Nov 19, 2022

Dead stars covered in space debris could reveal the origins of planets

Posted by in categories: alien life, chemistry


When University of Cambridge astronomer Amy Bonsor and her colleagues studied the spectrum of light from white dwarfs — the burned-out remains of small stars — they noticed flecks of heavier elements on the stars’ surfaces where there should have been only a glowing expanse of helium and hydrogen. The astronomers realized the stars’ surfaces were littered with debris from asteroids and comets that had fallen into the stars, visible on the surface just briefly before sinking into the depths.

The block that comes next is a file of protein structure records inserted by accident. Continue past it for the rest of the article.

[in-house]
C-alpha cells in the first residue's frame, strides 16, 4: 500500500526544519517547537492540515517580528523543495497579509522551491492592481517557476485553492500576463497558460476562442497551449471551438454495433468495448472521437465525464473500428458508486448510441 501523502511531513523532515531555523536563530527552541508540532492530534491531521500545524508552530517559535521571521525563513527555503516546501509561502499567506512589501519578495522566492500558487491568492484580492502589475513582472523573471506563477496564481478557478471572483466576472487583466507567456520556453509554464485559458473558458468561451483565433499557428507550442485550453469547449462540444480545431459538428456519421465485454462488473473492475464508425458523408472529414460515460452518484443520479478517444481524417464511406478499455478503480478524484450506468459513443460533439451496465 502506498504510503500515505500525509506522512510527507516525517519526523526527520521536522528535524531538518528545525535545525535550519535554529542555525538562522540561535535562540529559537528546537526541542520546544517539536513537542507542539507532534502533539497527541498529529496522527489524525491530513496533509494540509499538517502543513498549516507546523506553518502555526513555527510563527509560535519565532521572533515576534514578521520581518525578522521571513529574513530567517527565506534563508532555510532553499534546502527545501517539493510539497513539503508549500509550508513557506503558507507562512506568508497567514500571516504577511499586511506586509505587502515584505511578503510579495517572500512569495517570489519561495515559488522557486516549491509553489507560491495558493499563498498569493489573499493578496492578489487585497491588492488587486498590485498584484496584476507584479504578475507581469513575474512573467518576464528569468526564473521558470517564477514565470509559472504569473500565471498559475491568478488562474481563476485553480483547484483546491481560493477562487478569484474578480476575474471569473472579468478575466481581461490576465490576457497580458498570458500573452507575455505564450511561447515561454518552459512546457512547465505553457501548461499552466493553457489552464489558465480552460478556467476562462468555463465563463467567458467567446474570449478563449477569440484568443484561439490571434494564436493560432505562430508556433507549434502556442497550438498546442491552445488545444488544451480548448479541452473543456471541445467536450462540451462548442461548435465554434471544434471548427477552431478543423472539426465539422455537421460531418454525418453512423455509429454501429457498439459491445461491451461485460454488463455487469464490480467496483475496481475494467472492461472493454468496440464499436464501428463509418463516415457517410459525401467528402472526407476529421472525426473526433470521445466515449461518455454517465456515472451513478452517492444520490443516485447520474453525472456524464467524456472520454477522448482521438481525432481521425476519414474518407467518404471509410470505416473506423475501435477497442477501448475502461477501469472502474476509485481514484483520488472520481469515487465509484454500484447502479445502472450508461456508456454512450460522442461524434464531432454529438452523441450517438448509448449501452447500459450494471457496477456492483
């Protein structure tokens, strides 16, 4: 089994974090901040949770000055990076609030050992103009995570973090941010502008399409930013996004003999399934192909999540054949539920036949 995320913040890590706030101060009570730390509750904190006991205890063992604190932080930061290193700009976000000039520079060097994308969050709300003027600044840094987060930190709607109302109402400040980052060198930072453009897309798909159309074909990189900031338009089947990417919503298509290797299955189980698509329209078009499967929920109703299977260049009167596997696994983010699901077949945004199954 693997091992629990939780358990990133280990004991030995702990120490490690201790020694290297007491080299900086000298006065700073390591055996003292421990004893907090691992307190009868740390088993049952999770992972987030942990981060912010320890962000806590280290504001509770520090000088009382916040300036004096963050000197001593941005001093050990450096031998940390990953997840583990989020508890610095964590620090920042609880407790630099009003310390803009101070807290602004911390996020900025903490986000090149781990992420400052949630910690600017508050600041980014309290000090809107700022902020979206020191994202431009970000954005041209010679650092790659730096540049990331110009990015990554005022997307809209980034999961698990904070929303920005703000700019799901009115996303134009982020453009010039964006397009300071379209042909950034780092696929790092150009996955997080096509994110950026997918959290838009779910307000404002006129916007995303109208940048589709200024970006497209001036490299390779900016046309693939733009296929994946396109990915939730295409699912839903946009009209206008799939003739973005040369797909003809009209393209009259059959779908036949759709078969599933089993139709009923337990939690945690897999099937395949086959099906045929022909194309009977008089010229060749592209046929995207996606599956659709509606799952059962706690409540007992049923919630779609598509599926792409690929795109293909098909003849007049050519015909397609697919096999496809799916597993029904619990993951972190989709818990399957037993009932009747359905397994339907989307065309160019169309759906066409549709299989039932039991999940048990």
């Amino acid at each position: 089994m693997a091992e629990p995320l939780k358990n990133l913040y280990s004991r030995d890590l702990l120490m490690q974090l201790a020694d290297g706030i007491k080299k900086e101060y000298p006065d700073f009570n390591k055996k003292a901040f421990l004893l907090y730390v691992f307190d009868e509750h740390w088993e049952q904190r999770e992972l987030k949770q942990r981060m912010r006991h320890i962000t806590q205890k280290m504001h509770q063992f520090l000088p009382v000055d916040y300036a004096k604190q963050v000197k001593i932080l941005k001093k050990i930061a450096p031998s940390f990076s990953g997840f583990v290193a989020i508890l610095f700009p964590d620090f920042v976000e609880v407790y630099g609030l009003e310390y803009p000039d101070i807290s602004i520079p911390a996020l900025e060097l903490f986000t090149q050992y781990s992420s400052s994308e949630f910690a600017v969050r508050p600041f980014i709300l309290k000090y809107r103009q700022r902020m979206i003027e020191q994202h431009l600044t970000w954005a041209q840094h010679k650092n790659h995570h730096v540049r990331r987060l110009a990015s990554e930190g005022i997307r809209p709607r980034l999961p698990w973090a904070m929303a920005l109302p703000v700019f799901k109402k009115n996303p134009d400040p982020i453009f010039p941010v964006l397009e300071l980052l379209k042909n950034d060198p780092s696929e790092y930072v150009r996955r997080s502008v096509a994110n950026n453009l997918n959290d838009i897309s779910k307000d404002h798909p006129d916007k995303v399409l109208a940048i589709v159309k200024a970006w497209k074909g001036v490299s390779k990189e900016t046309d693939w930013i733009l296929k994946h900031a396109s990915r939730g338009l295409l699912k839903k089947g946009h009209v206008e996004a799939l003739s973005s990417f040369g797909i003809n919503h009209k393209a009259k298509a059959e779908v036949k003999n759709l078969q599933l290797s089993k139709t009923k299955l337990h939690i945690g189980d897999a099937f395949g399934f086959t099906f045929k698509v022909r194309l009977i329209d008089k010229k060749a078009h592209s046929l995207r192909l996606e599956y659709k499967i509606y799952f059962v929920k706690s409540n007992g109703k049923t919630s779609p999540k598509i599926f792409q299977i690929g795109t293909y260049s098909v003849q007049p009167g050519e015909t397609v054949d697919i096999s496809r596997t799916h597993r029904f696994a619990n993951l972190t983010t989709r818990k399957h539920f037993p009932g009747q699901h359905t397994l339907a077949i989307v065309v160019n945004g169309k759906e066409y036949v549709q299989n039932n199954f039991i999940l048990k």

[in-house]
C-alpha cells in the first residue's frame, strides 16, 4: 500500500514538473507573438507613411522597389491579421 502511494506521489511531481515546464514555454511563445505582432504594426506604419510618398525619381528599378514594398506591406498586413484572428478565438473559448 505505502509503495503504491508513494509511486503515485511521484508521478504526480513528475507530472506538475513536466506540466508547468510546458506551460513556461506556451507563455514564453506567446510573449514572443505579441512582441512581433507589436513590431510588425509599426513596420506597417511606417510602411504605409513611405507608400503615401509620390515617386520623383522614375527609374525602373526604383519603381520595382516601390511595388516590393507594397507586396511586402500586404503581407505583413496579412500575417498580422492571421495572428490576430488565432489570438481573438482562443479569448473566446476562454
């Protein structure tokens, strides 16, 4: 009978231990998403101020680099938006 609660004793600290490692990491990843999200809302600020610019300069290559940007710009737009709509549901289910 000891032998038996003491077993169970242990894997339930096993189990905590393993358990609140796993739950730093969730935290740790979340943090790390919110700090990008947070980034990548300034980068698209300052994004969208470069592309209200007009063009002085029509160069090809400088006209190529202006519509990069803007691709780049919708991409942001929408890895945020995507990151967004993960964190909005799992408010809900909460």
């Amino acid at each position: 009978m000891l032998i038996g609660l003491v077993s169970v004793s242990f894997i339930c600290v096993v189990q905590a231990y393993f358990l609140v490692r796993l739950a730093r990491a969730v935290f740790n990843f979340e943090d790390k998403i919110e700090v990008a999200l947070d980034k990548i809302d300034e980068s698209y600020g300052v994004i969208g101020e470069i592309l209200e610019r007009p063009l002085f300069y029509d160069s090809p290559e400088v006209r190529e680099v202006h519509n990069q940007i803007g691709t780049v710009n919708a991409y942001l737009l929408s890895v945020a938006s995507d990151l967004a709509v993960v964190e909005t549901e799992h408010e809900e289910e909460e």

The chemical makeup of those planet crumbs — visible in their spectra, the specific wavelengths of light each chemical emits — suggests that the building blocks of planets are as ancient as a star system itself, rather than things that form later from the disk of material orbiting the star.

What’s New — It’s morbid but true: most stars eventually gobble up at least some of the planets and other chunks of space rock in their orbits. Solar systems can be dangerous places, especially in their early stages, with planets’ gravity bumping other planets — or smaller things, like asteroids and comets –—off their courses. Some of those objects get launched out of the solar system to start a new life as rogue planets, but others end up spiraling inward toward the immense gravity of the star at the heart of the system.

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